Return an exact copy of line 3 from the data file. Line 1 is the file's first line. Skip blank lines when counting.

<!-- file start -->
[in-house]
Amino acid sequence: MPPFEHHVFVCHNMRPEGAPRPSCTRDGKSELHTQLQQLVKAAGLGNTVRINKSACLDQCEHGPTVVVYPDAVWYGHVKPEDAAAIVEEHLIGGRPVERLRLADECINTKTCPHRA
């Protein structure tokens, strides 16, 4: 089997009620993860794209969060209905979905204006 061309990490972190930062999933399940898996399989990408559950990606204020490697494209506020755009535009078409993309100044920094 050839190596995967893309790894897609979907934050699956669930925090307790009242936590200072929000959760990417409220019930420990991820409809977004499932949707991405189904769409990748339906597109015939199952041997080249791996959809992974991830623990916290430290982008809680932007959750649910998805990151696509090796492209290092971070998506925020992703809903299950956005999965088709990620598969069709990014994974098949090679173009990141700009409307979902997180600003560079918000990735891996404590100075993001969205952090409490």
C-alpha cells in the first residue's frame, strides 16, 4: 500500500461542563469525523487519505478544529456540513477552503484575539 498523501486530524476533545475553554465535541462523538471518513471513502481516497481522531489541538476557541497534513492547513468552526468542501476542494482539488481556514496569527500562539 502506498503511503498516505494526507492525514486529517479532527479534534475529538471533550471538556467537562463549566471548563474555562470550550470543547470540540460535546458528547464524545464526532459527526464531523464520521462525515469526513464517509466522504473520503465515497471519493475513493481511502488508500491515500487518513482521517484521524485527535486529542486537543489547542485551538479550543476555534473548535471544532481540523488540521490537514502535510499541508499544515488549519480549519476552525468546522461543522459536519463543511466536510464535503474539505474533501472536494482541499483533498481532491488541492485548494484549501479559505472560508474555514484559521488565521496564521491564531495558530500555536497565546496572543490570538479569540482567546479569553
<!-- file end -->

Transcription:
């Protein structure tokens, strides 16, 4: 089997009620993860794209969060209905979905204006 061309990490972190930062999933399940898996399989990408559950990606204020490697494209506020755009535009078409993309100044920094 050839190596995967893309790894897609979907934050699956669930925090307790009242936590200072929000959760990417409220019930420990991820409809977004499932949707991405189904769409990748339906597109015939199952041997080249791996959809992974991830623990916290430290982008809680932007959750649910998805990151696509090796492209290092971070998506925020992703809903299950956005999965088709990620598969069709990014994974098949090679173009990141700009409307979902997180600003560079918000990735891996404590100075993001969205952090409490």